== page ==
Six months into the year already! Time for another money challenge, the monthly challenges I give myself or my household to improve our spending habits or make us better stewards of the planet’s resources.
Last month, I read that the third top way to mitigate global warming is to reduce food waste.
And the fourth top way is eating a plant rich diet.
So during the month of May, I paid attention to how much food we wasted, and worked to decrease what we threw away.
In preparation for May’s challenge, I wrote a post about ways to eliminate food waste. I thought about when we’ve done the best at eliminating waste, and came up with the top methods we’ve used for keeping our food waste down.
The biggest change this month was that my efforts to bring curbside composting to my neighborhood finally came to fruition and we started our compost service. The great part of that was that we started composting. The negative part was that it made how much food we wasted abundantly clear.
It also ended up being a very busy month and I didn’t end up doing very well in changing my behavior around food waste.
Here’s my biggest takeaway from the month: in order to reduce food waste, my family needs to buy less food.
That sounds so easy, and economical, that it’s almost a no brainer. But changing habits and behavior is proving to be harder than a blanket statement. My family is loud and insistent about me buying a certain amount of food (I was too when I was younger).
I need to be consistent about going through the refrigerator and prepping food or inventorying, and because I’ve been busy, I haven’t been doing that.
Again, planning is key.
I did well for a couple of weeks (as you can see below), but after that, I bought two much at the store for two weeks in a row and our fridge, freezer, and shelves are overflowing with food.
I think this month showed me why food waste is such a big problem in this country, and a lot of it is rooted in how we view food. Oftentimes, we’ll throw something out because it’s past its expiration date or because it smells a little iffy.
We’re surrounded by food all the time, so we forget the precious resource that our food is and we take it for granted.
Have you ever read Hatchet? It’s a book for young kids written by Gary Paulsen, about a boy who crashes in the Canadian wilderness alone after his pilot has a heart attack, and is left to fend for himself for months.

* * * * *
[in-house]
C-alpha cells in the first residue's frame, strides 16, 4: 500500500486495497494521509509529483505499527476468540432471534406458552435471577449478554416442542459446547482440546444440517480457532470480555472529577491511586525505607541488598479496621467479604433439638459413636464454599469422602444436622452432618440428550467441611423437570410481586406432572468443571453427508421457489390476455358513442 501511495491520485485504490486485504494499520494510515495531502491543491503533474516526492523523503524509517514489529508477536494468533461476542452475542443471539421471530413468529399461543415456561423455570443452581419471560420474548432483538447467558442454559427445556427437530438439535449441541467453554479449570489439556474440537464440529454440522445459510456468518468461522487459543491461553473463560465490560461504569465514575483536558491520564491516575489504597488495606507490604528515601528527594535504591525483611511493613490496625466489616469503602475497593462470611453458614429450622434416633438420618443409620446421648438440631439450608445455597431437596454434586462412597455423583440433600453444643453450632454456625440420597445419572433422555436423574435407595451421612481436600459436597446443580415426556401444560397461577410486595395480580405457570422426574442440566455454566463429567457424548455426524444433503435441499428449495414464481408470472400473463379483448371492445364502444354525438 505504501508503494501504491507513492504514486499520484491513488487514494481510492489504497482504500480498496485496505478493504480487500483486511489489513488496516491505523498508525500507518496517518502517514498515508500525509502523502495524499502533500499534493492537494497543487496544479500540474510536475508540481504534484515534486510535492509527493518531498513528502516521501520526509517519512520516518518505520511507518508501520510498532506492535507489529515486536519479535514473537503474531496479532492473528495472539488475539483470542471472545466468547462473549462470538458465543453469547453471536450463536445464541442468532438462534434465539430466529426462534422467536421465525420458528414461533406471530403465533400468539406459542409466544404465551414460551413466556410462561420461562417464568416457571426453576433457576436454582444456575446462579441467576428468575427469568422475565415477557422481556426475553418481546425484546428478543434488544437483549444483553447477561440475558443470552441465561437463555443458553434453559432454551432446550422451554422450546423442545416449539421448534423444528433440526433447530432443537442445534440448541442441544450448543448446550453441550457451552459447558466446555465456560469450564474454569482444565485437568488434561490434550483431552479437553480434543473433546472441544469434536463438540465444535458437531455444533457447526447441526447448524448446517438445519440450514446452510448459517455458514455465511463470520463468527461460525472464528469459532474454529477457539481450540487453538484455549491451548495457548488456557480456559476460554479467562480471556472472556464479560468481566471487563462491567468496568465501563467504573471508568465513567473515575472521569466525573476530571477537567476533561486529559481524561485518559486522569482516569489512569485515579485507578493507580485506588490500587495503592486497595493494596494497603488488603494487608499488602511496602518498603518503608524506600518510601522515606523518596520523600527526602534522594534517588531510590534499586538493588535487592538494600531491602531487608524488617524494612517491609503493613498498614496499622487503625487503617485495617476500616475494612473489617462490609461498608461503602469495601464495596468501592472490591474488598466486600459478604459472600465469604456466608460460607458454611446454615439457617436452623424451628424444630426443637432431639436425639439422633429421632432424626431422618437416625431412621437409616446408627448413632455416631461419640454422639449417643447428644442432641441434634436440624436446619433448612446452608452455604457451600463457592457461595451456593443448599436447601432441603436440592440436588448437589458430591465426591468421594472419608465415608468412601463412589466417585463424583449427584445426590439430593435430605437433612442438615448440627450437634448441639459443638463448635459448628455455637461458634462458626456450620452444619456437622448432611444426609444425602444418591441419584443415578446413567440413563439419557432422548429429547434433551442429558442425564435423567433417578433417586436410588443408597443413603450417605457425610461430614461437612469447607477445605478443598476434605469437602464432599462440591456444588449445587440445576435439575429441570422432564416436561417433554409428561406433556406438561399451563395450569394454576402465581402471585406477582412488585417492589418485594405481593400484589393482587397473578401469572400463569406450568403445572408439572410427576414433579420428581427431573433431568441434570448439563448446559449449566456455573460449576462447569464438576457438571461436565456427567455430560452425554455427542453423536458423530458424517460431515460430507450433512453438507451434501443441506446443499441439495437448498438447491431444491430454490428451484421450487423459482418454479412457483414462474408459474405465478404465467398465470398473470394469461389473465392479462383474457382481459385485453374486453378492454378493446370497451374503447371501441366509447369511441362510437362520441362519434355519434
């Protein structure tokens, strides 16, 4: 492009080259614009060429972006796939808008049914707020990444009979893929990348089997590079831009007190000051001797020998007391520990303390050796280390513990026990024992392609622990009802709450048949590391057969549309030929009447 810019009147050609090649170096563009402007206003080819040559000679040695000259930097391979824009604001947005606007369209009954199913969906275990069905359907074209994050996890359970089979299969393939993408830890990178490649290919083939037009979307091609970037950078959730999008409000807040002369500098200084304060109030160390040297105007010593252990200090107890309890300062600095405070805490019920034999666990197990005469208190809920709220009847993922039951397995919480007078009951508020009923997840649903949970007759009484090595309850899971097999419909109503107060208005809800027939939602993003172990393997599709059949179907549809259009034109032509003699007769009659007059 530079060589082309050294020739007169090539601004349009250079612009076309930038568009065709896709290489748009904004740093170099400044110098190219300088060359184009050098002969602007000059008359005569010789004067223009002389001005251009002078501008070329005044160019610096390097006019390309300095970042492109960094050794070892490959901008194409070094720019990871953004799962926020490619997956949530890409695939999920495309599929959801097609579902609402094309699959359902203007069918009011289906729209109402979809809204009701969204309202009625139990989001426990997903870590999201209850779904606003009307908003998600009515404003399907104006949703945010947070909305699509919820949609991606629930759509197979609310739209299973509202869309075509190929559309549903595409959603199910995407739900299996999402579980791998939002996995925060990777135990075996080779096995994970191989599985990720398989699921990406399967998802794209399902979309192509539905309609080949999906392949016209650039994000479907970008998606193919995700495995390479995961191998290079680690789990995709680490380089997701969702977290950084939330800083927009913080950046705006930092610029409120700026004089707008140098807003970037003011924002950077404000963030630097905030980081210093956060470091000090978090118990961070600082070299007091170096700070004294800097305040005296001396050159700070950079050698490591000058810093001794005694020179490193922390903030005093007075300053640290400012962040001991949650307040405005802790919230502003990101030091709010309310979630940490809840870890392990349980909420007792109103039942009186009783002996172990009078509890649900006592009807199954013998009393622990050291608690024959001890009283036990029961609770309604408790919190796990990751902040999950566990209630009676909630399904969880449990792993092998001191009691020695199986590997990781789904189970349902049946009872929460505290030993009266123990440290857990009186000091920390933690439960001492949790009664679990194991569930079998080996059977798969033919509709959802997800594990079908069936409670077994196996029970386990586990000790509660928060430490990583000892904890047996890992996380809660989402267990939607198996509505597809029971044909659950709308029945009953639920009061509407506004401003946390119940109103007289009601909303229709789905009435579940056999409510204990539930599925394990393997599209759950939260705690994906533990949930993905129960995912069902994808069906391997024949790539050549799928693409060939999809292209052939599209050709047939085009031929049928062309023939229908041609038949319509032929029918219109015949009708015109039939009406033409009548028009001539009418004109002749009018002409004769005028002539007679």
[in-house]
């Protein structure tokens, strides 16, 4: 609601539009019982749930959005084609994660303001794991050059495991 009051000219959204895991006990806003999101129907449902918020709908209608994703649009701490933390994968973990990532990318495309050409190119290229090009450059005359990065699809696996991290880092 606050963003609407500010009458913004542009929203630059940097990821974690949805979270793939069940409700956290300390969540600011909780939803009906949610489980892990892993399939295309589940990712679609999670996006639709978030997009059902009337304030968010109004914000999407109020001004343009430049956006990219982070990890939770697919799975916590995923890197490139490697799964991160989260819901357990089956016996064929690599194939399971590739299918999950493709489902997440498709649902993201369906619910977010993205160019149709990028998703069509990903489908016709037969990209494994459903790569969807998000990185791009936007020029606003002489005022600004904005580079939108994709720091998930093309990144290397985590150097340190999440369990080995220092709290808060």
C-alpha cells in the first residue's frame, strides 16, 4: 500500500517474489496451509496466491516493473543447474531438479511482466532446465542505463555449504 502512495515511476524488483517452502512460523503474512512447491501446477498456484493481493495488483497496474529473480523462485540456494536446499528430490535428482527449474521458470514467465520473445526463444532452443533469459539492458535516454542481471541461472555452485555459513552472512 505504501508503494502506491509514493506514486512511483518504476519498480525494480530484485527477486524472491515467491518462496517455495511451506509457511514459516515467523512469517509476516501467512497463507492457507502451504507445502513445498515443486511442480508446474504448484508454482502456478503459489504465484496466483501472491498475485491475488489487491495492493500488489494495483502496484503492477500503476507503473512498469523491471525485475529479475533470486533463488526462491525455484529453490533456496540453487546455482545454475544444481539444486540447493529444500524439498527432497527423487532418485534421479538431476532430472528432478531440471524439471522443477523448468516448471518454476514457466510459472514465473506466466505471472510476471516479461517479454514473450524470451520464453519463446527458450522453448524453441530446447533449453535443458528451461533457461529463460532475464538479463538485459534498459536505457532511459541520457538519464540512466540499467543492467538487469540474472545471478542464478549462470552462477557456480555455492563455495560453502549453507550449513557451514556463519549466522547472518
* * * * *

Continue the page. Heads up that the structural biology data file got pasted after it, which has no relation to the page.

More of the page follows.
At the end of the book he walks the supermarket aisles in wonder, marveling at the amount of food there for the taking, after desperately hunting and gathering in the woods all those months.
Once in a while, when I’m in the grocery store, I’ll remember the sentiments of Mikhail Gorbachev, former leader of the USSR. He visited the US in 1989, making an unscheduled stop at a grocery store. There was so much variety and choice at the store, he thought it was staged, and couldn’t believe there were stores like this all over the country, when the people of his country regularly had to line up for hours just to buy the basics.
This visit, as he wrote in his biography, was the beginning of the end for him, the moment when he realized that the Communist system didn’t work, and his huge, rich country had been reduced to poverty.
Having access to so much food is such a gift. Being able to pay for it is an equally large gift. I’m going to continue to work to waste less food–it’s not a month-long effort; it’s a life-long effort.
We will continue to be aware of our food waste, especially since we have a compost bin that is smaller than our former one, so we really have to be careful as we fill it up.
But this month I have a new challenge for myself: making repairs.
We’ve been in our new house almost a year, and we’ve let some things go. There are smoke detectors that need batteries, bed frames that need to be put together, drawers that have broken, sinks without drains.
In short, I need to take my own advice and fix what’s broken. I’ve argued before that repairing broken items in your home gives you better mental bandwidth and I definitely believe that still.
I’m a procrastinator, so I will let something go unfixed for a long time. But every time I pass it, there’s a little part of my brain that says, “that needs fixing.” It gets to the point where there are so many things like that in my house that it becomes hard to be in my house because there are so many of those unfixed places.
I know why I procrastinate–it’s because I don’t know how to get started. But sometimes, just getting started forces you to figure the problem out.
This weekend, we’re going to put that bed frame together. And make some of the repairs that are needed in our house.
Even if these repairs cost a bit of money, I think that long term, they’ll allow us to live in a more contented way so that we’re less likely to go buy something to fill the hole.
I’ll report back in July and let you know how much we’ve gotten done.
Happy June! What are you doing this month to get better at money stuff?